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“When Kanye West’s new Adidas sneaker launches, you will be able to snag a pair of the much-hyped kicks without waiting in line.”

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Decoded Fashion - Fashion Tech Daily -  Adidas
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“A German town long divided over shoes finally agrees to a truce.”

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Decoded Fashion - Fashion Tech Daily
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“The world’s first Instagram game is part of the brand’s Predator Instinct campaign.”

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Decoded Fashion - Fashion Tech Daily - Adidas
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“The UK’s SportPursuit, a 1 million member-strong flash sales site for sports and outdoor gear, appears to have made somewhat of a hiring coup. It’s recruited Kath Smith, ex UK managing director for both Adidas and Reebok. She joins the London-based startup as Chief Sales Officer, charged with helping SportPursuit expand the number of brands it works with and, ultimately, shift more product.”

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Decoded Fashion - News - Fuelbox

Technology is intrinsic to the sportswear sector – the use of innovative, lab-produced materials has been standard industry practice for many decades now. But things have moved on from workout leggings being more stretchy and sweat-resistant than ever before, sports fanatics are looking for more than this.

Sportswear brands need to use clever marketing to spark everyone’s attention. In the past it’s been through sponsoring events, launching guerrilla campaigns, entering into collaborations with designers or celebrities. Recently, they’ve also started incorporating technology into the design of their marketing strategies. Here are a few examples of how big sportswear brands have managed to use tech to stimulate media attention, add value to their product offering, and drive ‘brand love’ over the last month.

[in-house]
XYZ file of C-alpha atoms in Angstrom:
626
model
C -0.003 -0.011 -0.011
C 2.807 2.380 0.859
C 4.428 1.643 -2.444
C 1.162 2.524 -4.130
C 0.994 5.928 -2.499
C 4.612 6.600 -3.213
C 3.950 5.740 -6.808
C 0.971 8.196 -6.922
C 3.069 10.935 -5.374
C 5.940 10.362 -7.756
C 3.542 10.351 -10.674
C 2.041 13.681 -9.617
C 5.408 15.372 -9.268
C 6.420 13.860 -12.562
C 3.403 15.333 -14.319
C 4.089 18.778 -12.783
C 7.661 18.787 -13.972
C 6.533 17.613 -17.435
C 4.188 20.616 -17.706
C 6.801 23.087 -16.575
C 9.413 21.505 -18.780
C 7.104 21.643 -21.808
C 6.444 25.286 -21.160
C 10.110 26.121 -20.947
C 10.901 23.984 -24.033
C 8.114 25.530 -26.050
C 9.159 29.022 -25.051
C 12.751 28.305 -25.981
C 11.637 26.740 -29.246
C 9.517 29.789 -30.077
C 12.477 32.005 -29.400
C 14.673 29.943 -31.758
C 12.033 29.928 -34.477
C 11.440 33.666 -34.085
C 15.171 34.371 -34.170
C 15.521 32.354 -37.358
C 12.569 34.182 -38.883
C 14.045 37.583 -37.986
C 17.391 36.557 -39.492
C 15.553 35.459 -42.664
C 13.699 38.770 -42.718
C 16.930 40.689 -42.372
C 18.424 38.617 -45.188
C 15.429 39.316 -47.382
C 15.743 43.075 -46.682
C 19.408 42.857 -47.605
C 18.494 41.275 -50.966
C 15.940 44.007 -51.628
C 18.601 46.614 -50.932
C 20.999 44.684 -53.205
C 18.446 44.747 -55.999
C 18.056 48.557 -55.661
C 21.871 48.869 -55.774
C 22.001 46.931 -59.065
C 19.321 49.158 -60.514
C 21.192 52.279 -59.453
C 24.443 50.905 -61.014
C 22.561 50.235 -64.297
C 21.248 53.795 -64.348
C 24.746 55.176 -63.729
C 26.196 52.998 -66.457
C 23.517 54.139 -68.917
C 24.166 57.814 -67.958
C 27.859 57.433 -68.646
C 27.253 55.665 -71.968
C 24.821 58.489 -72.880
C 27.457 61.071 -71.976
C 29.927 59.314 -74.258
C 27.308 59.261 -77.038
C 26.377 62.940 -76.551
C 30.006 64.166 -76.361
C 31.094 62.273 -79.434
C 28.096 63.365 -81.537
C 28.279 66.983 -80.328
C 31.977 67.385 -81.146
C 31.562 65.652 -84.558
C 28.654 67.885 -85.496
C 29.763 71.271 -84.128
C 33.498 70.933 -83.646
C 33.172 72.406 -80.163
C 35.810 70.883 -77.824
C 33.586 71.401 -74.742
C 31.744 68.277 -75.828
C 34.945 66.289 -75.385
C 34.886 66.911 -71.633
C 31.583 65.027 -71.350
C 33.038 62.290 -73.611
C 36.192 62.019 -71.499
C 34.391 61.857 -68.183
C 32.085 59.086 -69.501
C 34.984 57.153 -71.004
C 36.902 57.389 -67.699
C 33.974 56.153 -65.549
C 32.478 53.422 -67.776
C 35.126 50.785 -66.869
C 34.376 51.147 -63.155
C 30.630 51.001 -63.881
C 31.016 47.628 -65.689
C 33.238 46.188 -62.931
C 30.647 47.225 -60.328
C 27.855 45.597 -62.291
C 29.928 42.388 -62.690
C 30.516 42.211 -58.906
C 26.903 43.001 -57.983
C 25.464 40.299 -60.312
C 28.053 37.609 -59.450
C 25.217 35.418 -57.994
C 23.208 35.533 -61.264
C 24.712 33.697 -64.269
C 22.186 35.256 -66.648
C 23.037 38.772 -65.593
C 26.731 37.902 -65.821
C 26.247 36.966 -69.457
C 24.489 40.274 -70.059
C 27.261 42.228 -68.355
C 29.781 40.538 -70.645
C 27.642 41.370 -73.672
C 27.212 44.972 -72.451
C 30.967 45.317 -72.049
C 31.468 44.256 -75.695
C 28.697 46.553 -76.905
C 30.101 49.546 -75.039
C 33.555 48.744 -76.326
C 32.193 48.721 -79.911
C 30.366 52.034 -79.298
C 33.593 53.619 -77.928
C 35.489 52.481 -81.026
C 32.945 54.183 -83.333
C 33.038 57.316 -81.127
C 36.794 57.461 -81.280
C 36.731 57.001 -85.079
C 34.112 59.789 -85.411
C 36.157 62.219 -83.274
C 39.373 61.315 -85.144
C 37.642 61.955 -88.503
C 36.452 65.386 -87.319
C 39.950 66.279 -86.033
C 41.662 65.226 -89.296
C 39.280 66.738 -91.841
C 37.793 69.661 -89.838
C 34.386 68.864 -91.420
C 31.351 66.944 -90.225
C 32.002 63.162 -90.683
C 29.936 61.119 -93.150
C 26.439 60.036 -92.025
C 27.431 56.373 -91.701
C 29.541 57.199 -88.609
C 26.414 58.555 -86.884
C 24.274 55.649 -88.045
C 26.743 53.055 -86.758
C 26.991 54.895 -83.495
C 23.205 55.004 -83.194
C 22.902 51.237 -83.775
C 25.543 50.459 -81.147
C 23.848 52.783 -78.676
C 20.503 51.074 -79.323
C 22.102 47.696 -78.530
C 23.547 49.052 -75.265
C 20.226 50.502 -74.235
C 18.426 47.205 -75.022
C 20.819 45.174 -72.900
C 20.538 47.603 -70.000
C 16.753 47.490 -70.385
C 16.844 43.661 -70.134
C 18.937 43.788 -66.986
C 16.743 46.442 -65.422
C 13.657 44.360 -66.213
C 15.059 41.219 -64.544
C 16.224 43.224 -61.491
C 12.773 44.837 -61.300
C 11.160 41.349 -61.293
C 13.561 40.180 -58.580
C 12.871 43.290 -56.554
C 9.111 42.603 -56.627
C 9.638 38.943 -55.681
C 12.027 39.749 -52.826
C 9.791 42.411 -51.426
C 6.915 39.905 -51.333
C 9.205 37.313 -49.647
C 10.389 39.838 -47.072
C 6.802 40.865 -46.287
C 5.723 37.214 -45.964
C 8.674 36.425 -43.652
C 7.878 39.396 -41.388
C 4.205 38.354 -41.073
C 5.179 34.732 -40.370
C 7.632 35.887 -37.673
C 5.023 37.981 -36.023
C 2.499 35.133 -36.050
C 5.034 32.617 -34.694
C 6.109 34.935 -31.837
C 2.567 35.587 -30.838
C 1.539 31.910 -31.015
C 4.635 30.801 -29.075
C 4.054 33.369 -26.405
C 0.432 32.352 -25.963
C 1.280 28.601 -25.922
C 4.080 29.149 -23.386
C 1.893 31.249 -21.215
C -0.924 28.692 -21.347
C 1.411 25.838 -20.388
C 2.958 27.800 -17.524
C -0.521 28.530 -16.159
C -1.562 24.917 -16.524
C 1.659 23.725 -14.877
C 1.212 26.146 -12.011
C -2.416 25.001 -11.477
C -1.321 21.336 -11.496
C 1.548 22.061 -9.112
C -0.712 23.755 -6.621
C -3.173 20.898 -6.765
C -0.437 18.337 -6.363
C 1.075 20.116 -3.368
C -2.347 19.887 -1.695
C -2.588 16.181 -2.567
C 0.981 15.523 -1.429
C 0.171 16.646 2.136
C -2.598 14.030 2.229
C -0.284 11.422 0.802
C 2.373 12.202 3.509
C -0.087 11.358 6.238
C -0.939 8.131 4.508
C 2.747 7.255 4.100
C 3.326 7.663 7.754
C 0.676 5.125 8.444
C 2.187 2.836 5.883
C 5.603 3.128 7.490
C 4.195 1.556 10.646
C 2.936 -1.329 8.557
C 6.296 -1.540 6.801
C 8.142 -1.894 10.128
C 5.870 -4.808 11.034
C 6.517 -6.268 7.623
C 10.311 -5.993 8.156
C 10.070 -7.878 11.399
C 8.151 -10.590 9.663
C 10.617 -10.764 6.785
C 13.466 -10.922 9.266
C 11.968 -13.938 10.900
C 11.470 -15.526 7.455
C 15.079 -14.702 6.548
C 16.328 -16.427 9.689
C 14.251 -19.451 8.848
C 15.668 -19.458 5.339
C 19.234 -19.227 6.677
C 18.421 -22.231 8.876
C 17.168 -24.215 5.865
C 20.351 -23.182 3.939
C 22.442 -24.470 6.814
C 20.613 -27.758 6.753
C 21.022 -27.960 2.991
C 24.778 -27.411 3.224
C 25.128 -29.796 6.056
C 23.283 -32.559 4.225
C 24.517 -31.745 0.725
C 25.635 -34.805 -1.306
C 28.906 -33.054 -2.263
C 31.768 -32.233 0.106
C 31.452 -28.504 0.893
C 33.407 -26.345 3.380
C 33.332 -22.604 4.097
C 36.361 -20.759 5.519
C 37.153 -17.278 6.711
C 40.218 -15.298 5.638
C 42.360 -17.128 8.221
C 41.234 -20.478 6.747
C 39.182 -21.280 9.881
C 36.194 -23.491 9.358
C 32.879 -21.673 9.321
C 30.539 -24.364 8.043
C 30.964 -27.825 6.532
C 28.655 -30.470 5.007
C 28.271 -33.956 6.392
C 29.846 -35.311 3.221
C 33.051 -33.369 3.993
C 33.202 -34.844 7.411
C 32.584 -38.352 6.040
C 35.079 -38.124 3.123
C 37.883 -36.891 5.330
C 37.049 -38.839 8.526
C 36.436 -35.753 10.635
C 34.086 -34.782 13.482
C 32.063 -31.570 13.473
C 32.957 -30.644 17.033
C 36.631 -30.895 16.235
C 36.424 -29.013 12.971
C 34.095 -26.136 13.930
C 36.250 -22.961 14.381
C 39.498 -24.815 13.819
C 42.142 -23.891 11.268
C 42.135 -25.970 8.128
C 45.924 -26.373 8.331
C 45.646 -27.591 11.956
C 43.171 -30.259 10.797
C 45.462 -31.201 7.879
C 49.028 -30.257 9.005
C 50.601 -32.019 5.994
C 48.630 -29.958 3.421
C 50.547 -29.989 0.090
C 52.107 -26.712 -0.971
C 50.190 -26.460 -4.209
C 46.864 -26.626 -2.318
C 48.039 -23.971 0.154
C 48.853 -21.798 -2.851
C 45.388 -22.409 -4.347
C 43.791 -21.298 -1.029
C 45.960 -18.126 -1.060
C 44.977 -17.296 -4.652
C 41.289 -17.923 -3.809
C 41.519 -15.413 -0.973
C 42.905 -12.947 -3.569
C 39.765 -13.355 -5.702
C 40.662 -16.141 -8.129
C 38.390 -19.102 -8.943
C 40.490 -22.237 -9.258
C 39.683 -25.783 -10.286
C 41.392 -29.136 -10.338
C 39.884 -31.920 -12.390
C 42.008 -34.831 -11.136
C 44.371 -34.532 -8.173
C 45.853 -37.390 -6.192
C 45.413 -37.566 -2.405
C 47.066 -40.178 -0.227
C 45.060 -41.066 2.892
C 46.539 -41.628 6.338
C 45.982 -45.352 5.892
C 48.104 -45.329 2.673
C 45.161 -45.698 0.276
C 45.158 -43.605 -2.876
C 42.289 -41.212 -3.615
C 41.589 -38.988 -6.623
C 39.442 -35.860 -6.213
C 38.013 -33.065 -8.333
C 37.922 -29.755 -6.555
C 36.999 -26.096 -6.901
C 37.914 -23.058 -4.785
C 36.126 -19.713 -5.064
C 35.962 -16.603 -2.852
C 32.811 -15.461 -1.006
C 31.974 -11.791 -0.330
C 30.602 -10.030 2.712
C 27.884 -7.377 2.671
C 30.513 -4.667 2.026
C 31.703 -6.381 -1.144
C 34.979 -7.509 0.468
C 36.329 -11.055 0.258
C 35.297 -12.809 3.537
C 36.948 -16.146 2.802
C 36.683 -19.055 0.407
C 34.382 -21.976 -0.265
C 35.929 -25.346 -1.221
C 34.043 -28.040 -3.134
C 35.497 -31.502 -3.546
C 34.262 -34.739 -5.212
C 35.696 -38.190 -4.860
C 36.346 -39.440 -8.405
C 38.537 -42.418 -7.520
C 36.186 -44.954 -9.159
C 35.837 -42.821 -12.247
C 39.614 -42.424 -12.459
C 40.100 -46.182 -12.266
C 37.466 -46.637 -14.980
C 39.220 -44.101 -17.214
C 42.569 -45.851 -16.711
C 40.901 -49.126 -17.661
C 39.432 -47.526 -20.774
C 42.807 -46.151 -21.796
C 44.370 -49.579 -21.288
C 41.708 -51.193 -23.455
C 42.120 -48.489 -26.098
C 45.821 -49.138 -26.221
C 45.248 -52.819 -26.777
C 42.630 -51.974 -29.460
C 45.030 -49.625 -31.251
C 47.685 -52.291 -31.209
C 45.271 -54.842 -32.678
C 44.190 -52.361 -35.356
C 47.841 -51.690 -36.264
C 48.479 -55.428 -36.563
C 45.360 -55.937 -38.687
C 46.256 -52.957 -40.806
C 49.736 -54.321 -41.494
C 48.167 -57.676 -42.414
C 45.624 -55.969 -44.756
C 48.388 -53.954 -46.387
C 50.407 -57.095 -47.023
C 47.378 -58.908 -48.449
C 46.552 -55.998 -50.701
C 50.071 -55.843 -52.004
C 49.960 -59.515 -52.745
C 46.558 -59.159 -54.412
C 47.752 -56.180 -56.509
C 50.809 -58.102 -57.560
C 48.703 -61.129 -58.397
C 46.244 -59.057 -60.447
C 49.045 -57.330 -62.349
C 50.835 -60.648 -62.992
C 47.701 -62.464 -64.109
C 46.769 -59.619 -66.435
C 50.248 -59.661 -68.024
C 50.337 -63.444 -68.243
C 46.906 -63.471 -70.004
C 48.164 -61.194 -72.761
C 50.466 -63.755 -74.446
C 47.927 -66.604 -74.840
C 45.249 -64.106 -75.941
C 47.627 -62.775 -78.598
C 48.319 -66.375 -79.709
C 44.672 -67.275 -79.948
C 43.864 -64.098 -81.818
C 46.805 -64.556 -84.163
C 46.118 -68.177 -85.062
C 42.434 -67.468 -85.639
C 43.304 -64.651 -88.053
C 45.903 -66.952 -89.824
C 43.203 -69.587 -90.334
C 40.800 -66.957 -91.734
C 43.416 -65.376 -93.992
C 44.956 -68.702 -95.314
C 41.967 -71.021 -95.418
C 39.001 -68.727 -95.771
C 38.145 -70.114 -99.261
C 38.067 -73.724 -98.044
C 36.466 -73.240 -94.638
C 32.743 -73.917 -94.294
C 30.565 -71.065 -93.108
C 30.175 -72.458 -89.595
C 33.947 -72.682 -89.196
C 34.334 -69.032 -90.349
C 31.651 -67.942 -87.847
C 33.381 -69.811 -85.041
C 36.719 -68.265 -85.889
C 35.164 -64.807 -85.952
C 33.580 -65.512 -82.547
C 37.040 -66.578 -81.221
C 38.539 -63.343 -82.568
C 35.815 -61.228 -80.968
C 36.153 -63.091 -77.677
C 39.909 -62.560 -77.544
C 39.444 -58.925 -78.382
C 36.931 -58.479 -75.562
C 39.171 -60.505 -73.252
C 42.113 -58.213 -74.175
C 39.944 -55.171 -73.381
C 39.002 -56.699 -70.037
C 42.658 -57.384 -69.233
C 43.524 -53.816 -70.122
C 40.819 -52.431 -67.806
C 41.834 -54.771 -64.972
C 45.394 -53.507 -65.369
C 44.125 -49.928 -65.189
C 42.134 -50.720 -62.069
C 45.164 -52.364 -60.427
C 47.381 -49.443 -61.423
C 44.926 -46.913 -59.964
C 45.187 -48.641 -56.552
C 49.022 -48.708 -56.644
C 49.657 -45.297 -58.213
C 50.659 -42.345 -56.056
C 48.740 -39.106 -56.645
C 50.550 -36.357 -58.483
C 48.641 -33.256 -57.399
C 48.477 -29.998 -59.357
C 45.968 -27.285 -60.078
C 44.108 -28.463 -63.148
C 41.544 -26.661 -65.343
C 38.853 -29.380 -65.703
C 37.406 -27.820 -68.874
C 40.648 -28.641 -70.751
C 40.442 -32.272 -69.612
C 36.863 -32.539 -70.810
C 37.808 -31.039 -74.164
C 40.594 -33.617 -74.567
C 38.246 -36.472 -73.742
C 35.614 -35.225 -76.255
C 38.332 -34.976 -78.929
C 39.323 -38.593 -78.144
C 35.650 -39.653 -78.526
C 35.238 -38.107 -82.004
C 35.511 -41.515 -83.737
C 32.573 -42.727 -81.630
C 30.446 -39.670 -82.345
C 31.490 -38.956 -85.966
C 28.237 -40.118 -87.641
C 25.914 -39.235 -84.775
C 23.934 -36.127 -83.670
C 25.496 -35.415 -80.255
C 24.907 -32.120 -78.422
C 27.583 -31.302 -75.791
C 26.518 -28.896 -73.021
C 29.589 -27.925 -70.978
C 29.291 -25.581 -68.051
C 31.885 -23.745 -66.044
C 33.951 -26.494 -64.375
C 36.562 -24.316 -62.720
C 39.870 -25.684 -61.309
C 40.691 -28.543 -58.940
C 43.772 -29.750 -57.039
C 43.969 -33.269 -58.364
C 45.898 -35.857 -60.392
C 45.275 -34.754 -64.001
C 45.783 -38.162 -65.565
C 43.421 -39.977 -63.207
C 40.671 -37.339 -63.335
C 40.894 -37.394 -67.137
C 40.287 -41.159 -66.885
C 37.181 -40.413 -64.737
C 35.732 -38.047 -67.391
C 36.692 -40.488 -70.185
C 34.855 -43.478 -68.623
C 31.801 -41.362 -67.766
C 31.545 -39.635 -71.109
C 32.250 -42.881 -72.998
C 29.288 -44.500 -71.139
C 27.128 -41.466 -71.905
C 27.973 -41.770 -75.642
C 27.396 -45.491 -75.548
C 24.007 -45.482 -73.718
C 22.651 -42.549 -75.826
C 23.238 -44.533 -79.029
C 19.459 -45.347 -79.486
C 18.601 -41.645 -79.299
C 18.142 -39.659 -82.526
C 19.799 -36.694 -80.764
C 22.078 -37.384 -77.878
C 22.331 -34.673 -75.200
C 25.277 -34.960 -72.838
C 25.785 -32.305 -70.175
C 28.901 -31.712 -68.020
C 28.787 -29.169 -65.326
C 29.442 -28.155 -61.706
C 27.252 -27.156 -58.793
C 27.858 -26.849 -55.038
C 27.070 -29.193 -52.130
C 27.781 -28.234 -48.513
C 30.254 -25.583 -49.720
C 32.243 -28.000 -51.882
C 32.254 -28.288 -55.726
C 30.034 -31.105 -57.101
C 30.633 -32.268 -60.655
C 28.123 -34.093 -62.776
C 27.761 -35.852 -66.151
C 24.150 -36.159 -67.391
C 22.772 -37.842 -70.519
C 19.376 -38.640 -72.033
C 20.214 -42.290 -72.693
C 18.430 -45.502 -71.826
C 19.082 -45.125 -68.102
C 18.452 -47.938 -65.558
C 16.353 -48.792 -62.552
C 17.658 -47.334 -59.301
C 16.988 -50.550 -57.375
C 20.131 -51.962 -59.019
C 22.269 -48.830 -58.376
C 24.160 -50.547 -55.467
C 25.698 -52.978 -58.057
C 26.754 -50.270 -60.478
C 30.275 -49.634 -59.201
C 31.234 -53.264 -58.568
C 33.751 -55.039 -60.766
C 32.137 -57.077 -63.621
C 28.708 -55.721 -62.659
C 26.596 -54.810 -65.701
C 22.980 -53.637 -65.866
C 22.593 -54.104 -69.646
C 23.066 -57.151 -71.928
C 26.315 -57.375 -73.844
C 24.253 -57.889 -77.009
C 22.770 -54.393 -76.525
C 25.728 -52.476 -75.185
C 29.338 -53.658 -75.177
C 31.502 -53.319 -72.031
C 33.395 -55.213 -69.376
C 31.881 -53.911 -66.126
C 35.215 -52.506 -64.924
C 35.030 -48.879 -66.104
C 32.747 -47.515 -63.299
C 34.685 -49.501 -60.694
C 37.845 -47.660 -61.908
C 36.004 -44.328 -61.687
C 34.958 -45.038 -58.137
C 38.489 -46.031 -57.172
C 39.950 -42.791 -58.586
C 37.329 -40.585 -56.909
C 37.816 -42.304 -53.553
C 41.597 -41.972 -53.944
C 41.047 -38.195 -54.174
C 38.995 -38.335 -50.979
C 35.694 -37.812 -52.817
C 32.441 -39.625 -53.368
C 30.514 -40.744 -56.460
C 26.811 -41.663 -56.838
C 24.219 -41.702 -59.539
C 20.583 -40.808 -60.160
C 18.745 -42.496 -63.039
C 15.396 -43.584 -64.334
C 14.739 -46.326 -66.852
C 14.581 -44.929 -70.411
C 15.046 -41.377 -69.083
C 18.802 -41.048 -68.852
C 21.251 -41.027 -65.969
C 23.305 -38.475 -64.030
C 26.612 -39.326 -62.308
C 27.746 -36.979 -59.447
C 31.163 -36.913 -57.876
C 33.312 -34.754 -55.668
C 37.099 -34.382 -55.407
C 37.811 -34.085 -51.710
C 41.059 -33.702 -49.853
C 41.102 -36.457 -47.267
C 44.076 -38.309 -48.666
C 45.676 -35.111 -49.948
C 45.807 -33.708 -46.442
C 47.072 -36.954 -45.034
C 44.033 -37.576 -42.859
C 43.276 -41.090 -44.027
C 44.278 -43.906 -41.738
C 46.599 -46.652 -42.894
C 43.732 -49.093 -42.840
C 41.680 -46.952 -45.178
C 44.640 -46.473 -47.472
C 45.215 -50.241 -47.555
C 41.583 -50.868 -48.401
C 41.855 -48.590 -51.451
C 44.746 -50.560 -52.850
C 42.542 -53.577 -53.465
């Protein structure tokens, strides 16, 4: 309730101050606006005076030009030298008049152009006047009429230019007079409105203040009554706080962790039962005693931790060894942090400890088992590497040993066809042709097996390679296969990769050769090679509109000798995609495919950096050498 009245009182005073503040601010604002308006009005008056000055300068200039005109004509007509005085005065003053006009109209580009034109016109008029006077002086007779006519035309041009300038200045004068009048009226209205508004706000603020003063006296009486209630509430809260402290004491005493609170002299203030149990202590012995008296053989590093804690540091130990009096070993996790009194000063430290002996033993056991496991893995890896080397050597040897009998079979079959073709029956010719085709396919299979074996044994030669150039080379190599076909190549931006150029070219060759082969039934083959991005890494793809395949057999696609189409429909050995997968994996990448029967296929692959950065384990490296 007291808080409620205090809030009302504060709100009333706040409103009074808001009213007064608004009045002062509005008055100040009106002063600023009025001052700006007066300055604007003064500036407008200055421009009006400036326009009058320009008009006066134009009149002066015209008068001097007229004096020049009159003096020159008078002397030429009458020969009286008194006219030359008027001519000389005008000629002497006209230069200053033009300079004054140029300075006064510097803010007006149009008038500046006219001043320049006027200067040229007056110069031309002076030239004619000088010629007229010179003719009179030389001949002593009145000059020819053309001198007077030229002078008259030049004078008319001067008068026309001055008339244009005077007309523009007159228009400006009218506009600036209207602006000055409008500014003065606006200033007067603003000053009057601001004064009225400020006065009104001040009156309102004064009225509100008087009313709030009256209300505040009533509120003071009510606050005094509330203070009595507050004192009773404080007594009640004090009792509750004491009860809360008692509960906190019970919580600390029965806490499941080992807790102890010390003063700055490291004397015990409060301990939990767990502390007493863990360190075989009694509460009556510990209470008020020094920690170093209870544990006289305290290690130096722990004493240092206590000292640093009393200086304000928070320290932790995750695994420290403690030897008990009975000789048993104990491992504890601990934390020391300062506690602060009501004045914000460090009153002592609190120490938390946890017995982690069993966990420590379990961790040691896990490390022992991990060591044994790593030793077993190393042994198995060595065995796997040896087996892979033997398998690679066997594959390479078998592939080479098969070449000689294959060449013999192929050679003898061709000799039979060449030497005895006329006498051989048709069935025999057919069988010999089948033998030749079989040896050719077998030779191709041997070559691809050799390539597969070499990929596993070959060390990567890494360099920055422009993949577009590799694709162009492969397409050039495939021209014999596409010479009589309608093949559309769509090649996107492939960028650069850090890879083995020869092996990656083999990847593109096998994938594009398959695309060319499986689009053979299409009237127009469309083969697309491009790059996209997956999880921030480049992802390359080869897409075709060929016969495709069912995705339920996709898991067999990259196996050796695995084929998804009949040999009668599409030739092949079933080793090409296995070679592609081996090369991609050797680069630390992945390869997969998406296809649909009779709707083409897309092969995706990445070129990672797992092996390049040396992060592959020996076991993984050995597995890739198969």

Reebok added a customisation program to its Union Square FitHub location. It’s called Local 1nk and it lets shoppers customise their merchandise purchases free of charge, using an innovative portable silkscreen printing device. Amidst its current crossfit craze, this is a cool way for Reebok to use technology (rather than bacon) to set itself apart from its’ competitors – whilst appealing to the masses.

Nike upped their ante with technology by introducing a vending machine that can only be operated with the Nike FuelBand. The so-called Nike+ FuelBox holds items such as socks and hats, and dispenses these when users plug in their FuelBand USB – if they’ve amassed enough points. It’s effectively allowing FuelBand users to turn their exercise units into a currency – a great incentive to use the FuelBand (or deterrent from buying one of the new fitness trackers out there) and a fun motivation to work out. Read more about the FuelBox here.

Then there’s Lacoste, who started dabbling in Augmented Reality for their spin-off brand LCST. In collaboration with Engine Creative, they created an AR app for in-store use that allows customers preview what a trainer would look like, without trying it on. It also lets users take a picture of the preview and share it on social media. Check it out here.